Tumblr screenshot

The nymphet community is an online subculture revolving around Lolita, its themes and its accompanying imagery. The fandom spans a diverse range of Lolita interpretations, from superficial feeds of anything pastel-coloured, to the almost inventorial, right through to the pornographic and upsettingly dark. As with any following, the community contains those die-hard fans who insist on authenticity alongside those who are along purely for the aesthetic. As one blogger complains; 'whenever I see people that think Lolita is romantic I wanna cry. Have u even read the book/ seen the movie or are you just in the nymphet community to be kool #nymphet #lolita.'

While the spectrum is broad, the average nymphet blog will usually contain at least one of a list of typical references. Firstly, and obviously, Lolita. Quotes from the book, stills, memes and GIFs from either film. Kubrick's 1962 is better stylistically, but Adrian Lynne's 1997 version is the more popular, probably because it's closer to the book, darker, more sexual and far less perfect. Dominique Swain's screen test from the same film denotes a real Lolita buff, as do the deleted scenes found on the DVD. Other 'age-gap' films seen over and over include Pretty Baby (1978), The Crush (1992), My Little Princess (2011), Sleeping Beauty (2011) and Jeune et Jolie (2013). Then there are vintage signifiers, pulp novel covers ranging in levels of bad taste (my personal favourite Daddy I'm Coming), photographs of vintage underwear, Parisian street photographs. There's the personal posts, 'I dropped my pen in a lecture today and two guys and the lecturer went to fetch it for me and is this nymphet power or what? #nymphet #thoughts.' And finally, the porn - huge amounts of porn. 'It's all American Beauty and cum!' exclaims a colleague as we scroll through one of the afore-mentioned pages belonging to a girl named ‘pulp-princess’. All this content is displayed on blogs that have been painstakingly coded to pink-tinted perfection (no basic Tumblr templates for these girls) and soundtracked by the mournful strains of Lana del Rey: 'I'll wait for you babe, that's all I'll do babe, you don't come through babe, you never do. 'Cause I'm pretty when I cry.'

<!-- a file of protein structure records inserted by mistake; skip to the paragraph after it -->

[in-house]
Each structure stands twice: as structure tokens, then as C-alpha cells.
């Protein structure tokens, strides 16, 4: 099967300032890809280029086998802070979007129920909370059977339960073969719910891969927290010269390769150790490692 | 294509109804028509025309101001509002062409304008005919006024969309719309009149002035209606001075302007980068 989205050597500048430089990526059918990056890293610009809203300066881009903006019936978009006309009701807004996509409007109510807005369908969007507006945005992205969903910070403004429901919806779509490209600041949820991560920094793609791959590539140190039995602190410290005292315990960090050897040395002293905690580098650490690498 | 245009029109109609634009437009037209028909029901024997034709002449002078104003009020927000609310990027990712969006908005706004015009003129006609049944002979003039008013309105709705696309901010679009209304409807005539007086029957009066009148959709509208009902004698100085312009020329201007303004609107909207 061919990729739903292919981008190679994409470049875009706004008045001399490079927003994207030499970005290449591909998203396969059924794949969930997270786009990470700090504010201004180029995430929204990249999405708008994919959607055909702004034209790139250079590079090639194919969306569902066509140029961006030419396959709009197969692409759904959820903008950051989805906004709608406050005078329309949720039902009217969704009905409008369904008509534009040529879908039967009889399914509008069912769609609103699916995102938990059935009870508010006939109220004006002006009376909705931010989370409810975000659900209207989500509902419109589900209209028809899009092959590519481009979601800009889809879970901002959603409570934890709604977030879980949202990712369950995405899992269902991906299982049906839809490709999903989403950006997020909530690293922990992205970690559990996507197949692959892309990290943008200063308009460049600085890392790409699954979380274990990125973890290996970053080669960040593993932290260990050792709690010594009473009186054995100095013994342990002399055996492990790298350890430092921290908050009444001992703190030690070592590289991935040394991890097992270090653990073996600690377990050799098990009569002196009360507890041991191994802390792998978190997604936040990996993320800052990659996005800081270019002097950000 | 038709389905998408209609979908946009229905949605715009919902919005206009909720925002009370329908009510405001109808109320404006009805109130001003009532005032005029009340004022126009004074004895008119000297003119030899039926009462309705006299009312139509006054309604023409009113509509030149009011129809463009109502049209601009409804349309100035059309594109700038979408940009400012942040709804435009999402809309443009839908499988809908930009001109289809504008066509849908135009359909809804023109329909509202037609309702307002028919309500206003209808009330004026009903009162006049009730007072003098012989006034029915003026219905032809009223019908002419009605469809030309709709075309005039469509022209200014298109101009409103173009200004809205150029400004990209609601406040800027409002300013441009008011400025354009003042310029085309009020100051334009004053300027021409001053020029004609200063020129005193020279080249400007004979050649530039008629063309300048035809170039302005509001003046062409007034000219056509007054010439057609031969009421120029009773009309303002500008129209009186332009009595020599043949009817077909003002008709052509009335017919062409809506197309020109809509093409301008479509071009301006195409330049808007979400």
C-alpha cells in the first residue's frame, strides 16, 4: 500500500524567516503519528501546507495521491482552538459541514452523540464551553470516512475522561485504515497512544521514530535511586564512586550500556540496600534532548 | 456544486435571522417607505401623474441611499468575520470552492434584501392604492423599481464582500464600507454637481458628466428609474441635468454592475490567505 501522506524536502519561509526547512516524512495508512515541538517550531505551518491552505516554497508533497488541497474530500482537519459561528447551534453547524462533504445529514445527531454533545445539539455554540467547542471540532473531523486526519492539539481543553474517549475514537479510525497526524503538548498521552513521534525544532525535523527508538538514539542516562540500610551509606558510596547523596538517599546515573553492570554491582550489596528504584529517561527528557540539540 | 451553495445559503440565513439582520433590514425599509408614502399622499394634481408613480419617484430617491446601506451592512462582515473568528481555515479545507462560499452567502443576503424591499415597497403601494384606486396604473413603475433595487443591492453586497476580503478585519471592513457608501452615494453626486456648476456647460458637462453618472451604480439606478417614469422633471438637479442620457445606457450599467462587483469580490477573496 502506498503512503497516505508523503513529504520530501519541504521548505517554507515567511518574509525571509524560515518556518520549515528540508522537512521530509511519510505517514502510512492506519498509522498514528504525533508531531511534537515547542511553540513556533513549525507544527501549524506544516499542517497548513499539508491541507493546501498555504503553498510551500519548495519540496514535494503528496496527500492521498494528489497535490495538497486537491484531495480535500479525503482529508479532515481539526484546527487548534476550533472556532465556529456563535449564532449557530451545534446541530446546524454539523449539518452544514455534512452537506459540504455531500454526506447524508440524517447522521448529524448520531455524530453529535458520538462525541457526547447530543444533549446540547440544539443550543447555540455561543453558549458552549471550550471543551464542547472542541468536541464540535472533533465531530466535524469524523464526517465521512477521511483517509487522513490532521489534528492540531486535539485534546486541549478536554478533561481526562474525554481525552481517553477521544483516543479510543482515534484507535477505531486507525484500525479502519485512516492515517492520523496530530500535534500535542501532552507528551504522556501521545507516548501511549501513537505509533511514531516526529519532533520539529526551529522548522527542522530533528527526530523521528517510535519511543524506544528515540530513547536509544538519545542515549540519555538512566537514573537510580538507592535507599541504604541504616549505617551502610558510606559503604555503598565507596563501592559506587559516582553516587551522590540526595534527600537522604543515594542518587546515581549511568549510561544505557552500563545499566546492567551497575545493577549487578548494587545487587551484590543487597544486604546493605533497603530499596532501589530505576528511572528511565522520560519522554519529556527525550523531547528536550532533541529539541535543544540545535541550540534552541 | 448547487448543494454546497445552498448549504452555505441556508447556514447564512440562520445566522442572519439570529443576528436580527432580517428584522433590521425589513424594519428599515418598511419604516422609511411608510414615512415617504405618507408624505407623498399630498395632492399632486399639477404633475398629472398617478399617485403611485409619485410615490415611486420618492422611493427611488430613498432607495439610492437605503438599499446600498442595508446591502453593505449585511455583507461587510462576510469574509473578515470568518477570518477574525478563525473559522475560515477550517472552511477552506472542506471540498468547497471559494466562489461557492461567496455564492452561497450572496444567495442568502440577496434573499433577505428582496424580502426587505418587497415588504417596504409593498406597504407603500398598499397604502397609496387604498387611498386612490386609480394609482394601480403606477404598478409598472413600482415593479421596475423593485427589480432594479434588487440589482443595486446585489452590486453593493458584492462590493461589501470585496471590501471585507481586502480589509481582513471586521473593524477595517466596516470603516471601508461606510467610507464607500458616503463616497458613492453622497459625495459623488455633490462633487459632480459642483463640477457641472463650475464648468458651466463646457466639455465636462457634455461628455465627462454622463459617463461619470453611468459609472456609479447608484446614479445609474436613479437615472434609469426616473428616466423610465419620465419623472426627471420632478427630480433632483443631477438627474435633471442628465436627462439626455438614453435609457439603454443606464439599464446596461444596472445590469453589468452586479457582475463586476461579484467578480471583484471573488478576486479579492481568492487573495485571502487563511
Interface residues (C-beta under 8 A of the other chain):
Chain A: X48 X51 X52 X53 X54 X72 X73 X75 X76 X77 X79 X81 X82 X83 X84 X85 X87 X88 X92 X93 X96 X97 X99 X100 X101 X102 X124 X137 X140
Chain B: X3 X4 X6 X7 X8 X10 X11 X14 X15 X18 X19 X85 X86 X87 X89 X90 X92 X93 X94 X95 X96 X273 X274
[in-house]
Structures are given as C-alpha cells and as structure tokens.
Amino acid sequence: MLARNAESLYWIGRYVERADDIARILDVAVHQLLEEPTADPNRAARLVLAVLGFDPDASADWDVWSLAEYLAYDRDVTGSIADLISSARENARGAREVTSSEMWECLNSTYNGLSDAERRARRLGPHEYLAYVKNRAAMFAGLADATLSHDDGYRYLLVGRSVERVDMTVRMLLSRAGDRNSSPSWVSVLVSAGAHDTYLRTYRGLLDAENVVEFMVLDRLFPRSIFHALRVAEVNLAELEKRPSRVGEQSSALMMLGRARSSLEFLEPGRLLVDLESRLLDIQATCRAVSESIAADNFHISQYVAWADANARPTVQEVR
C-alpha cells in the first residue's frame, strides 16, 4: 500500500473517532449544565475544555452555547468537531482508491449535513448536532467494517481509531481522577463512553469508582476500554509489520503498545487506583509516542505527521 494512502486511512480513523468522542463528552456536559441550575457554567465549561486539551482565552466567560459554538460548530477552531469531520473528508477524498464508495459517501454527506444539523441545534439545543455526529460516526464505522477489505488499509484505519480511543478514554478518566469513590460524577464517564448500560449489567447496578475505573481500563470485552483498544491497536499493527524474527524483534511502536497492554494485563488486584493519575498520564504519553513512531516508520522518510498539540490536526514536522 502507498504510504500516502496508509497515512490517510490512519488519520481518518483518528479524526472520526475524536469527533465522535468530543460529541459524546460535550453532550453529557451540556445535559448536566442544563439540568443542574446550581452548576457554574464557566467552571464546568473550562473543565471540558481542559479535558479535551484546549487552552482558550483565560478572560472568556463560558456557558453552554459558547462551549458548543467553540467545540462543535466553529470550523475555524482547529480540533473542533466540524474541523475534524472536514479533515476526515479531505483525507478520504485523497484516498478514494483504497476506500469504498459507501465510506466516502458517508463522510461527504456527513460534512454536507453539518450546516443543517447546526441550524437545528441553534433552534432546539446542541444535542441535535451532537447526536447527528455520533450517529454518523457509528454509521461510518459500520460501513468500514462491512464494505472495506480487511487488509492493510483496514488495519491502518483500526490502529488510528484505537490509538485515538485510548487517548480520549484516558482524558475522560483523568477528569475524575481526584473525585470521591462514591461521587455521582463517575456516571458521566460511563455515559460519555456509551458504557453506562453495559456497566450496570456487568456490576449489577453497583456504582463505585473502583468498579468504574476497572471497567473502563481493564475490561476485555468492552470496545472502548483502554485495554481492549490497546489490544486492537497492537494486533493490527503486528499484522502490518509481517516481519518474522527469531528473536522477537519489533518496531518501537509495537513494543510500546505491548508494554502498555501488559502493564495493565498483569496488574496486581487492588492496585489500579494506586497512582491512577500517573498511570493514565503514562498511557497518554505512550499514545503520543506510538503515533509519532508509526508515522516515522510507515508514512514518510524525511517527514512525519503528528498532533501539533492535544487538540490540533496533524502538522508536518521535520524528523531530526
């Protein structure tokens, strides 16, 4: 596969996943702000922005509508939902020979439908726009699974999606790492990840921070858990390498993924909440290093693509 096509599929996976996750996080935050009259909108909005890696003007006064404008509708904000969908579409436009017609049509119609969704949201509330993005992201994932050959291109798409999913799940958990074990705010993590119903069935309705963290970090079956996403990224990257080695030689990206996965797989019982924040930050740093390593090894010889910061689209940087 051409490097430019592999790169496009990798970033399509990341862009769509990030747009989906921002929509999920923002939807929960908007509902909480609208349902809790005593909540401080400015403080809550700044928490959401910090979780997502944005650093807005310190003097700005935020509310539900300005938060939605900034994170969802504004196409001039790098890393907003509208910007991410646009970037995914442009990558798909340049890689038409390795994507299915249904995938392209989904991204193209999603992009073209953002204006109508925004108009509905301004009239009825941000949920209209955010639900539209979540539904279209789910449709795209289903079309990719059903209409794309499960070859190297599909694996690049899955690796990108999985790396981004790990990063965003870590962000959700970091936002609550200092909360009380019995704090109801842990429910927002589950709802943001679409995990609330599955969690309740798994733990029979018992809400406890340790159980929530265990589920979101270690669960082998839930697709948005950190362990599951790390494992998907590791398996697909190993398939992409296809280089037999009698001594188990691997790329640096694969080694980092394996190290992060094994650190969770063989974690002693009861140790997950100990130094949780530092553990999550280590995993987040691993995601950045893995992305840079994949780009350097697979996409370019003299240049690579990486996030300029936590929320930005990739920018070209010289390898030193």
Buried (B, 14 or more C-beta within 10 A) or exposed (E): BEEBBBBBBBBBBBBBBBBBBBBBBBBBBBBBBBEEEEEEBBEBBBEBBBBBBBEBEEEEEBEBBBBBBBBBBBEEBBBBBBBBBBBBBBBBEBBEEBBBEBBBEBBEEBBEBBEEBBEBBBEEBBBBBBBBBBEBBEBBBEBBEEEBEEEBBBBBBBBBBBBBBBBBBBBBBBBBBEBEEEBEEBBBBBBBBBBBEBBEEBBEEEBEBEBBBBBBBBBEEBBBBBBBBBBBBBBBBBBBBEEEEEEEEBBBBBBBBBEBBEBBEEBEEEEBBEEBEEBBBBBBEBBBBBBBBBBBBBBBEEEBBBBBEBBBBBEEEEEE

Lana del Rey, image found on Tumblr

Del Rey pops up a lot on these blogs. She’s a fellow, if honorary (given her age), nymphet. When interviewed, the singer-songwriter, whose real name is Lizzie Grant, cites Lolita as a reference, describing the sound of her first album as 'Lolita lost in the hood.' There is even a track on Born To Die named Lolita, but it's Off to the Races that borrows most heavily from both the book and the 1997 film. 'Swimming pool, glimmering darling' - a deleted swimming pool scene, 'Light of my life, fire of my loins' - a direct quote from page one, 'Give me them gold coins, Give me them coins' - another scene in which coins spill over an unmade bed as the couple fight over money that Humbert has bribed Lo with in return for sex. The list continues, even the songs that don't reference Lolita still evoke that same type of doomed love.